Sun, Nov 09, 2014 - Page 9 News List

Small businesses in US still struggling to provide health insurance

Small-business insurance exchanges have been a failure so far, being barely functional in many states, and only 44% of small businesses offer coverage, from 52% a decade ago

By Reed Abelson  /  NY Times News Service

Illustration: Y. C. Chen

Brian Adams, who sells fireplaces in Indianapolis, is like many of the US’ small-business owners. As the cost of providing health benefits has climbed, he has struggled to afford coverage for his employees — a problem the new healthcare law was designed, in part, to address.

A year after the law’s introduction of the insurance exchanges, provisions that were supposed to help small businesses offer employee health benefits are largely seen as a failure. Adams, like many of his fellow business owners, is sending employees to the exchanges to buy their own coverage instead.

Nancy Smith, who runs the Great Arizona Puppet Theater in Phoenix, made a similar decision. Her business employs only a handful of people who need insurance, and she was able to offer only plans with high deductibles. She and her employees decided buying individual policies made the most sense.

“Everyone wanted to do it because our costs were too high,” Smith said.

Most of the focus regarding the US Affordable Care Act has been on whether individuals can find affordable coverage through the online marketplaces. However, the law also had the goal of creating a robust insurance market for small businesses by making tax credits available to businesses that provide coverage and creating small-business exchanges where companies could more easily find low-cost plans.

The small-business exchanges were barely functional in most states last year, and it remains to be seen whether the administration of US President Barack Obama will manage to stop the steady decline in the number of employers offering coverage to their workers. The administration is poised to try again when open enrollment began yesterday.

Federal officials say they do not know how many small businesses signed up for coverage in the small-business exchanges, but the numbers are likely to be small. In California, for example, only 12,000 people were enrolled through the state’s small-business exchange, compared with more than 1 million who enrolled as individuals there. To date, few businesses have availed themselves of the tax credits available for purchasing coverage for low-wage workers.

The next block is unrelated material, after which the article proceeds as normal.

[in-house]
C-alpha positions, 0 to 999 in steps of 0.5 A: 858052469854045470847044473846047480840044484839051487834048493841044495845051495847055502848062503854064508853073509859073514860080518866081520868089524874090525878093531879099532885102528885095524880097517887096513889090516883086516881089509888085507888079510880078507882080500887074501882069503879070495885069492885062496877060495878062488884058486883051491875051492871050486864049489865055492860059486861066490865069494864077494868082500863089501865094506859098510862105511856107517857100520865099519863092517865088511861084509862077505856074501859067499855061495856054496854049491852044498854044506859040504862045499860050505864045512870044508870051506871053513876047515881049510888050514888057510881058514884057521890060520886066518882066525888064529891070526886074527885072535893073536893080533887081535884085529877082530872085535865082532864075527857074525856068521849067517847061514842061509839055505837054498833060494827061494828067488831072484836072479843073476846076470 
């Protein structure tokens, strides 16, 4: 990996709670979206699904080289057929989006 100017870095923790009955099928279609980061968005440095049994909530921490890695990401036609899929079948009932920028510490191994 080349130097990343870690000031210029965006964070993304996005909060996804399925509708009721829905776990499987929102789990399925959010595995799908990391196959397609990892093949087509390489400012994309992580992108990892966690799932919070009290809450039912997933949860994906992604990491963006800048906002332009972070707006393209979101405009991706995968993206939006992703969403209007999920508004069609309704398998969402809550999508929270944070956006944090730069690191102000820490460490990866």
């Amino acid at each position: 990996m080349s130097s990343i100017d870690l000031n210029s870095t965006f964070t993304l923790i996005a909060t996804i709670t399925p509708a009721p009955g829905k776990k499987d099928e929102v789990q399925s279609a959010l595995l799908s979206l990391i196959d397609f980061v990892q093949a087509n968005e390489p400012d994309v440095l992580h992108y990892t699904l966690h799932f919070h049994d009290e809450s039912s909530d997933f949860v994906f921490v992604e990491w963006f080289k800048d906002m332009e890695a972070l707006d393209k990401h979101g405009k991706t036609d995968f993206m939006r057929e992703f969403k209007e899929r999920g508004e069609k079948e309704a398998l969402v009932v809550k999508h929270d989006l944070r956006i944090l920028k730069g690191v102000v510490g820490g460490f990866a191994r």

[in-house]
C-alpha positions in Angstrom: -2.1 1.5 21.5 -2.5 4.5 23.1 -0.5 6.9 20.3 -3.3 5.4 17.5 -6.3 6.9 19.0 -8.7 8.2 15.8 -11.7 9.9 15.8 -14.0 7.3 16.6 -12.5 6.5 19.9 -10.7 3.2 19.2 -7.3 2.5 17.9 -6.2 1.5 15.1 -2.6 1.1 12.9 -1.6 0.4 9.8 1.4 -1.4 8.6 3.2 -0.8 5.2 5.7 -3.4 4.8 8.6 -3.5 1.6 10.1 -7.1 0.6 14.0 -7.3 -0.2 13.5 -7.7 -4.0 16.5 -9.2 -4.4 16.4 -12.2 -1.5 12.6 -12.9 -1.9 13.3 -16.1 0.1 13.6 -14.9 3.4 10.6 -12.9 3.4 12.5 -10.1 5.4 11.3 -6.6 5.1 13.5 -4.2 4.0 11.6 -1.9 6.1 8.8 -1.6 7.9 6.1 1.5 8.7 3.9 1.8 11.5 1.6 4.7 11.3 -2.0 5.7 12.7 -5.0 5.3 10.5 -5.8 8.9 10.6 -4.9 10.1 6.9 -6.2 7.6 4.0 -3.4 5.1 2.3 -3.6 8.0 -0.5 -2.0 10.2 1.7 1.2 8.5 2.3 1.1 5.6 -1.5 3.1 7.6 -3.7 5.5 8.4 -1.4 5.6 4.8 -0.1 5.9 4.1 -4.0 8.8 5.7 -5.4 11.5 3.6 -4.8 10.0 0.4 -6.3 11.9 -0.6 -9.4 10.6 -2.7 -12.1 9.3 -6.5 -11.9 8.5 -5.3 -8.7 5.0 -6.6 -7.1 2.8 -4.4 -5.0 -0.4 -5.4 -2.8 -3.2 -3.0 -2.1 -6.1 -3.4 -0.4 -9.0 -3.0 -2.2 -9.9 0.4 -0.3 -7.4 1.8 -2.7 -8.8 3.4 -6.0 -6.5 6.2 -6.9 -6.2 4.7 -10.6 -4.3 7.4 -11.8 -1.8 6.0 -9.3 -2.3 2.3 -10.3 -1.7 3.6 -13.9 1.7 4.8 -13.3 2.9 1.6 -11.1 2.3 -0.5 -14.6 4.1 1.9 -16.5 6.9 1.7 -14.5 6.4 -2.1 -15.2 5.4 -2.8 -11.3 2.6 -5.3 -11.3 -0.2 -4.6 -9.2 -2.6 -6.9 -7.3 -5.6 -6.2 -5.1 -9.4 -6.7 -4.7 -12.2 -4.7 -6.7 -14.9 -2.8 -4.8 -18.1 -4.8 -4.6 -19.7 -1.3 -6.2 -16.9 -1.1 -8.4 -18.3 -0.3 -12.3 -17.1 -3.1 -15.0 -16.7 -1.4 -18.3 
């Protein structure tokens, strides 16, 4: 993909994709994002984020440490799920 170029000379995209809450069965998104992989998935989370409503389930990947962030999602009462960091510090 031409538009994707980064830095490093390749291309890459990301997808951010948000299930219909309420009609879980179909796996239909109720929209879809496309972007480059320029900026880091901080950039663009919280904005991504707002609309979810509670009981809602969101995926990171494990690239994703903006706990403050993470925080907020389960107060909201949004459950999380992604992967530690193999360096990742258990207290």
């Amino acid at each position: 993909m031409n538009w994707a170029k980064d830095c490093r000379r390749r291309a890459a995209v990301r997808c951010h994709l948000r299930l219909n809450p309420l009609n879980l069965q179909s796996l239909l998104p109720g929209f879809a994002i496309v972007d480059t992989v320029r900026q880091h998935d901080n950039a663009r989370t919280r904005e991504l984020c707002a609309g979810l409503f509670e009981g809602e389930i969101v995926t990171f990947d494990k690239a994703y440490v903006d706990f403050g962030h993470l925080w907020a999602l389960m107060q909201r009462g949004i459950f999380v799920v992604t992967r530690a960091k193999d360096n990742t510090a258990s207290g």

“There’s no denying that the program got off to a slow start in the first year,” said Linda Blumberg, a policy expert at the Urban Institute.

Federal officials were focused on making sure the individual marketplaces worked, she said.

Experts say it remains an open question whether the program, known as the Small-Business Health Options Program (SHOP), will eventually work.

“I think it will take a number of years, if it succeeds,” said Jon Gabel, a policy expert with NORC at the University of Chicago.

There remains strong opposition from brokers and some insurers who view it as a threat to their existing business, Gabel said.

Federal officials say they are committed to making the small-business marketplaces work over the next few years; five states are offering businesses early access to the online exchanges this year.

Officials say they are making the necessary technical fixes to allow for online enrollment this year since most employers were forced to fill out applications by hand. They also say they are working more closely with brokers and say more insurers will be offering plans for next year.

“Thanks to the Affordable Care Act, millions of small businesses and their employees will have more healthcare options, increased purchasing power and tax credits worth up to 50 percent of the employer’s premium contributions,” US Health and Human Services Department spokesman Ben Wakana said in an e-mailed statement.

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